The Appzone and Health Apps Library

One of the main attractions at the Expo was the Appzone which you can see in the pictures below. It was here that the Health Apps Library was launched by the NHS Commissioning Board.

Over the two days of the expo ten brand new, never-before-seen apps were launched including our own.

It was a great opportunity not just in terms of the amazing platform to launch our own app but also to meet other developers, designers and teams involved in app development. We shared a lot of learning on the day and have had lots of interesting conversations since, showing that what happens at Expo doesn’t have to stay there, especially not with the invention of Twitter! It’s great to see so many clinicians embracing social media and using it to help their patients and provide information and insight into the medical world.

You can find out more about the App Zone and Health Apps Library by visiting the site here or by following @healthappslib on Twitter

 

Launching the WellHappy app

 

Kat Cormack, project manager, and Bruce Kynoch, Assistant Stakeholder and Marketing Manager launch the app.

Bruce and I gave a short presentation to the audience in the Appzone to officially launch the WellHappy app. This involved talking about the app, where it came from, whose ideas went into it, who helped us develop it and what it was like working on a project of this kind.

We also gave a quick demonstration to the audience on how to use the app and encouraged people to download it from Google Play or the Apple App Store.

Joining us were colleagues from LivingWellBrightLemon and Digital White, our design and development companies who have been so integral to the making and launching of the WellHappy app. It was great to have their support on the day and to have them around to answer any technical questions people might have.

People also had a chance to try out the app on tablets at the event and give us feedback right there and then. It was great to see people trying out the app, searching for services near them and then going to download it on their own phones! All the feedback we got was incredibly positive and it was good to hear clinicians say how useful even they would find an app like ours!

It just shows that WellHappy can be used by anyone, you don’t need to be a young person to find the information in it useful and if you work with young people, whether you are a youth worker, doctor, nurse or a teacher in London it is worth a look.

 

A quick update

I thought i should probably make a quick update about some of the exciting new things i am doing that i haven’t shared with you all yet.

Firstly i have finally left my job in order to go freelance with my Mental Health and Social Media work. I will still be a VIK with YoungMinds as well as a young advisor for the Royal College of Psychiatrists and a media and communications volunteer with North Essex Foundation Partnership Trust.

I will now also be working with Katie Bacon, founder of Online Youth Outreach which is something i cannot wait to get properly started with. Over the next few months I will be facilitating and speaking at a few events  which i will talk about more closer to the time.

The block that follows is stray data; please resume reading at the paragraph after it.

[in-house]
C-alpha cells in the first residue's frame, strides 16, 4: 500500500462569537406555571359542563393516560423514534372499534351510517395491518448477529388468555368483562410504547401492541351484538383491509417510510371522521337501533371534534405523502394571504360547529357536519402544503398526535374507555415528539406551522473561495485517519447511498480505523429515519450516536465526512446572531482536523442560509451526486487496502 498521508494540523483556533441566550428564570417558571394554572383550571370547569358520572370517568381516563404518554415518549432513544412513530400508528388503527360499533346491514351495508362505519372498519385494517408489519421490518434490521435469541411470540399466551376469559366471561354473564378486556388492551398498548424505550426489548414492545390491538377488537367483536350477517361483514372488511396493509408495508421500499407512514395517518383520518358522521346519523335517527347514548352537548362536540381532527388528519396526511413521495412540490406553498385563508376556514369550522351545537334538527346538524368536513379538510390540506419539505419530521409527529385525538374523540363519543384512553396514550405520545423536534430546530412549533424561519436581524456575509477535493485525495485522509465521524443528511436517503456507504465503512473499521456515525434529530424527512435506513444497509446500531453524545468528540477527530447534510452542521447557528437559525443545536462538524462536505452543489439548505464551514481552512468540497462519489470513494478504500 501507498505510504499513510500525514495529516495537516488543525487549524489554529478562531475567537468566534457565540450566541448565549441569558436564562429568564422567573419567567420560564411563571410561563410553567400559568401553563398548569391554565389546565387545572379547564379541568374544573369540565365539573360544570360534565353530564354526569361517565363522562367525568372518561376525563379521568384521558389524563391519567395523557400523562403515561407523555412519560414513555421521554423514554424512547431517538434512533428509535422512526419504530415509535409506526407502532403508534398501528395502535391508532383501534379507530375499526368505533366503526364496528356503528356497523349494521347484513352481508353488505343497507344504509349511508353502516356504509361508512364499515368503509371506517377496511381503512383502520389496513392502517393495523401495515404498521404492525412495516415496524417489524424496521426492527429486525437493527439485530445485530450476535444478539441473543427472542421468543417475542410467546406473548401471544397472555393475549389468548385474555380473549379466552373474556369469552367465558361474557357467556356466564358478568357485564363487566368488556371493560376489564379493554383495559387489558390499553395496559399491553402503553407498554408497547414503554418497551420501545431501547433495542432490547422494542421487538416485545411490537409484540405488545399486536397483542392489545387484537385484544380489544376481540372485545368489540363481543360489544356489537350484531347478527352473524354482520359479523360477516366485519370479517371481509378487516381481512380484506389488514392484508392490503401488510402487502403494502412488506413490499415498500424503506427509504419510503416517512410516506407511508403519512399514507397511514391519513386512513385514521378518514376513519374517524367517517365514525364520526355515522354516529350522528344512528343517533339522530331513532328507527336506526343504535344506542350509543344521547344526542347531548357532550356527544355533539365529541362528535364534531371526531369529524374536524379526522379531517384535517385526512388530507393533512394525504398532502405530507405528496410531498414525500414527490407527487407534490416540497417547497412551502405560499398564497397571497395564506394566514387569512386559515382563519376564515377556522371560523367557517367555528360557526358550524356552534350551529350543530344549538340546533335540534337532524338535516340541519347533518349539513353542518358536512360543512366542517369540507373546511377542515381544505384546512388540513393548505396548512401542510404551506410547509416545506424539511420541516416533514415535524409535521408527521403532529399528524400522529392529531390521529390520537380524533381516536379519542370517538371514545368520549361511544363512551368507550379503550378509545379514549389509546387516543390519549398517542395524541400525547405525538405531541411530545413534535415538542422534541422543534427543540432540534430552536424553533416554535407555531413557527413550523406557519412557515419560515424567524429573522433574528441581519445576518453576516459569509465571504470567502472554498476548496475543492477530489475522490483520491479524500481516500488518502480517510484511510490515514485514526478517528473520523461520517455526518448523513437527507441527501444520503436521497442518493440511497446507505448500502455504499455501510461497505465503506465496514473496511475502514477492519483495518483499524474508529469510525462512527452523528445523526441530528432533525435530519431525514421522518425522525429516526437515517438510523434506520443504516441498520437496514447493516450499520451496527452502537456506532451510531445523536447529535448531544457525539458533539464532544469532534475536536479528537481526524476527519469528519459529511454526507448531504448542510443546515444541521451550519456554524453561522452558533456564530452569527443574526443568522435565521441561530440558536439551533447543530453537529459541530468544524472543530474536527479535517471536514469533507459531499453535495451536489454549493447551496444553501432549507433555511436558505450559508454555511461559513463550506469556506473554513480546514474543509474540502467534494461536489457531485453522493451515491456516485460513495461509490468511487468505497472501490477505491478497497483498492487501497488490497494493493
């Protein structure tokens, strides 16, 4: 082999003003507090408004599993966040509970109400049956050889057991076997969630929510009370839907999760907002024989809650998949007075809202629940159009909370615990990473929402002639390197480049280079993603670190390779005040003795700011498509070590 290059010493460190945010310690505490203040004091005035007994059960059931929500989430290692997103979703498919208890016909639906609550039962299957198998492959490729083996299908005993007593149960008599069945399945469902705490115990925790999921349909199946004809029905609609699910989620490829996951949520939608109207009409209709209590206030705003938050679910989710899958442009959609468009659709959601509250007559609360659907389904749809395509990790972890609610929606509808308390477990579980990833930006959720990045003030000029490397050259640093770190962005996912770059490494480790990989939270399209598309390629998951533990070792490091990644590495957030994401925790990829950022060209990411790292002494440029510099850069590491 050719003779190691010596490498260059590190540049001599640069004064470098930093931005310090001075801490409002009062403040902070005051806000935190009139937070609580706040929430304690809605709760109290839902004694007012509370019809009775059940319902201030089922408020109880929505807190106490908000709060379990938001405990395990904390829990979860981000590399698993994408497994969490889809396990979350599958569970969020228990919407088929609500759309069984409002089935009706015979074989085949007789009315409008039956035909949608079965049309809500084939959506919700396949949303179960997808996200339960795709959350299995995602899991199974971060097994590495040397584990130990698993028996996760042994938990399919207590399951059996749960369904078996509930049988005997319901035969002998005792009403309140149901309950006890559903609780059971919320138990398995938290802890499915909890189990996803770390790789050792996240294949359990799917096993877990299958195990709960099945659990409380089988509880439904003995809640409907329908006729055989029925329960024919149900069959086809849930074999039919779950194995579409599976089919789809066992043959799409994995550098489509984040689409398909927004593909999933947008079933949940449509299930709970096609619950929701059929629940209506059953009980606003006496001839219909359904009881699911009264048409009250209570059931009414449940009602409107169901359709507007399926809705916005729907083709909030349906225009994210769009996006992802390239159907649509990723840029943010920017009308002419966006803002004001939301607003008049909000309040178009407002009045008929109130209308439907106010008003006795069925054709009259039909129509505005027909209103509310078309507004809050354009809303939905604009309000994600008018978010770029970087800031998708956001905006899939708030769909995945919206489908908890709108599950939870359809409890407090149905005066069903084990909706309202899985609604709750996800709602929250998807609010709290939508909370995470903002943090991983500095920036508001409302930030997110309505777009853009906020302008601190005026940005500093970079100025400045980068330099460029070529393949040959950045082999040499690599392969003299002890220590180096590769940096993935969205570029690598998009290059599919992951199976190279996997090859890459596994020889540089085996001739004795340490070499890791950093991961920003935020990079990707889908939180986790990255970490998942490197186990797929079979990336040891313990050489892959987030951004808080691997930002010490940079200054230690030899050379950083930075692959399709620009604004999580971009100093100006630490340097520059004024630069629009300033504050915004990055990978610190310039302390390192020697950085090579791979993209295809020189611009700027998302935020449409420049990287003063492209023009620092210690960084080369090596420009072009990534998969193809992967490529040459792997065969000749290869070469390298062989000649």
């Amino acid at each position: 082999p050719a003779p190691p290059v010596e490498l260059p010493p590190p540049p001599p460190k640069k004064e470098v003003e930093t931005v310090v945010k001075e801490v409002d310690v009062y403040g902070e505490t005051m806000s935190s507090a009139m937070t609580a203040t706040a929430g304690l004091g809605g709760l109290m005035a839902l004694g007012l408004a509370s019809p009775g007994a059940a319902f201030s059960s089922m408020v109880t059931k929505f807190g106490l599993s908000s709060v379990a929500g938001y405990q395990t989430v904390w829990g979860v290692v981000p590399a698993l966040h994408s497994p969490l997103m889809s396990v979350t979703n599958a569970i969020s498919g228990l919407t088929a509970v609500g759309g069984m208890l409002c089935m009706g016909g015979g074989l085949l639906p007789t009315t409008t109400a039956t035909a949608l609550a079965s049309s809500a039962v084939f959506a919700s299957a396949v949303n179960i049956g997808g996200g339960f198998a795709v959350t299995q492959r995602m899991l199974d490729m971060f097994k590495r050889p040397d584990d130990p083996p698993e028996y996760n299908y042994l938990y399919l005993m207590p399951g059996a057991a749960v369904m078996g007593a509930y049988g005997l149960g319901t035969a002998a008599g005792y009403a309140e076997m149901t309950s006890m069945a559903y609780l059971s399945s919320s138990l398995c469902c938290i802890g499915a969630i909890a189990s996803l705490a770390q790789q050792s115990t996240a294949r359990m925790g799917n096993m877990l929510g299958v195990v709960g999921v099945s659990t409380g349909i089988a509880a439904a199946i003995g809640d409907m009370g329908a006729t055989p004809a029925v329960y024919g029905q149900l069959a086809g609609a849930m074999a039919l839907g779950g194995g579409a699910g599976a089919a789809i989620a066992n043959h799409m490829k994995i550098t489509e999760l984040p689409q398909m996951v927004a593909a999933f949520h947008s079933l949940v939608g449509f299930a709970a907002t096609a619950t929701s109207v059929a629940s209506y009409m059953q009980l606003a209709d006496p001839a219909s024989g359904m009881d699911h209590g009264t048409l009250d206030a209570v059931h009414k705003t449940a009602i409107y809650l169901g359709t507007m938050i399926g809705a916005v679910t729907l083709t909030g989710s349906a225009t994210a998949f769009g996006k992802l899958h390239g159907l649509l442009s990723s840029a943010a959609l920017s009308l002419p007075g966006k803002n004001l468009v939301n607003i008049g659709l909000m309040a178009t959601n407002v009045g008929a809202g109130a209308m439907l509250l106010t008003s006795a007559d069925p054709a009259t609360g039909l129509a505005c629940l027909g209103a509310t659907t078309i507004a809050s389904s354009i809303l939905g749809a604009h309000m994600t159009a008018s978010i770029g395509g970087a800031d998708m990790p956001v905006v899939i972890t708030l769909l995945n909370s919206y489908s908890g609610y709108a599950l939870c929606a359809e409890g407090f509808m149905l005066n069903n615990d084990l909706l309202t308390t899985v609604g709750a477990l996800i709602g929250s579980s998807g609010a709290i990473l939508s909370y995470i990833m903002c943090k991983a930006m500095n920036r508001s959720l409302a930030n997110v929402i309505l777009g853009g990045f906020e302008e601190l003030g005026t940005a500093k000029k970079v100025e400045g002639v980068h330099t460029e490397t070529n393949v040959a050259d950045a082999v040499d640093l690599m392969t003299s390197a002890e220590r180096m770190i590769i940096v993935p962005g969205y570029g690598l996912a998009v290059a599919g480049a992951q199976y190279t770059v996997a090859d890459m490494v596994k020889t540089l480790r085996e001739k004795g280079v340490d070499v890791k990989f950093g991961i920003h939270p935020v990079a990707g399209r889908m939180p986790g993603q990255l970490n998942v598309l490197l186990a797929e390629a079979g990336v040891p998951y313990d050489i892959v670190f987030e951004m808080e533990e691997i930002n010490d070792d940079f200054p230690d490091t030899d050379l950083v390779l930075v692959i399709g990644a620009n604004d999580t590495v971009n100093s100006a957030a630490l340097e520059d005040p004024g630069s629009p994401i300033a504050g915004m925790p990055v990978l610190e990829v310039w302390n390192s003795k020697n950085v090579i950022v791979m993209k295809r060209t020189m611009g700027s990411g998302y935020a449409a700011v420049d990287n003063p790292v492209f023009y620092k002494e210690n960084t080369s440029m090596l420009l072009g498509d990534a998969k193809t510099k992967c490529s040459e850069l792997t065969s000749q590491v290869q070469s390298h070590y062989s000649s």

Alongside all these things i will also be reunited with Bill Badham and his wonderful team at Practical Participation, working with Puzzled Out (the CAMHS mapping service) and hopefully with a few universities, advising on course content and even lecturing as a service user.

Mental health, GPs and young people

This morning i called up my doctor’s surgery to get a much needed appointment with a GP. For most this is a task that needs little if any thought. For me however it can be a potential minefield.

What’s more when i called up i was informed that my appointment would be with a new doctor, not one that i had met before or had any experience of. Accepting the appointment, was for me, a pretty big gamble.

I’ll explain. I have had mental health problems to some level or another for most of my life and i have been using mental health services for coming up to nine years now. I have almost endless experience of all sorts of medical professionals from psychiatrists to nurses and everything in between.

Obviously as a UK resident my first port of call when it comes to health (both physical and mental) is my GP. GPs often feel like the gatekeepers to other services and organisations and i have always felt that it is vital to have a good working relationship with them.

However when it comes to mental health nothing is ever so simple. I would like to say that i have had predominantly good experiences but this is not the case.

I think the problem comes, to some extent from a combination of two factors: the fact that this is mental health and that i am a young person. Apparently these two things mean it is often harder for me not only to access the treatment i need but also to have problems recognised at all.

I wish i could say that i was alone in this experience but unfortunately that is far from the truth. I have spoken to countless other service users young and old about their experiences of GPs and they very much mirror my own. I wish i could tell you that young people weren’t told that their conditions were “a phase”/hormones/attention seeking/manipulative. Eating disorders are seen as a fad or a diet gone to far, depression dismissed. And if you were told this after opening up about something deeply personal that you may have not ever shared before, do you think you would go back or try and get a second opinion? I know i would think twice. I know it is a hard fact to stomach that some children and young people suffer from severe mental health problems but we can’t ignore or it deny these people help because it makes us uncomfortable.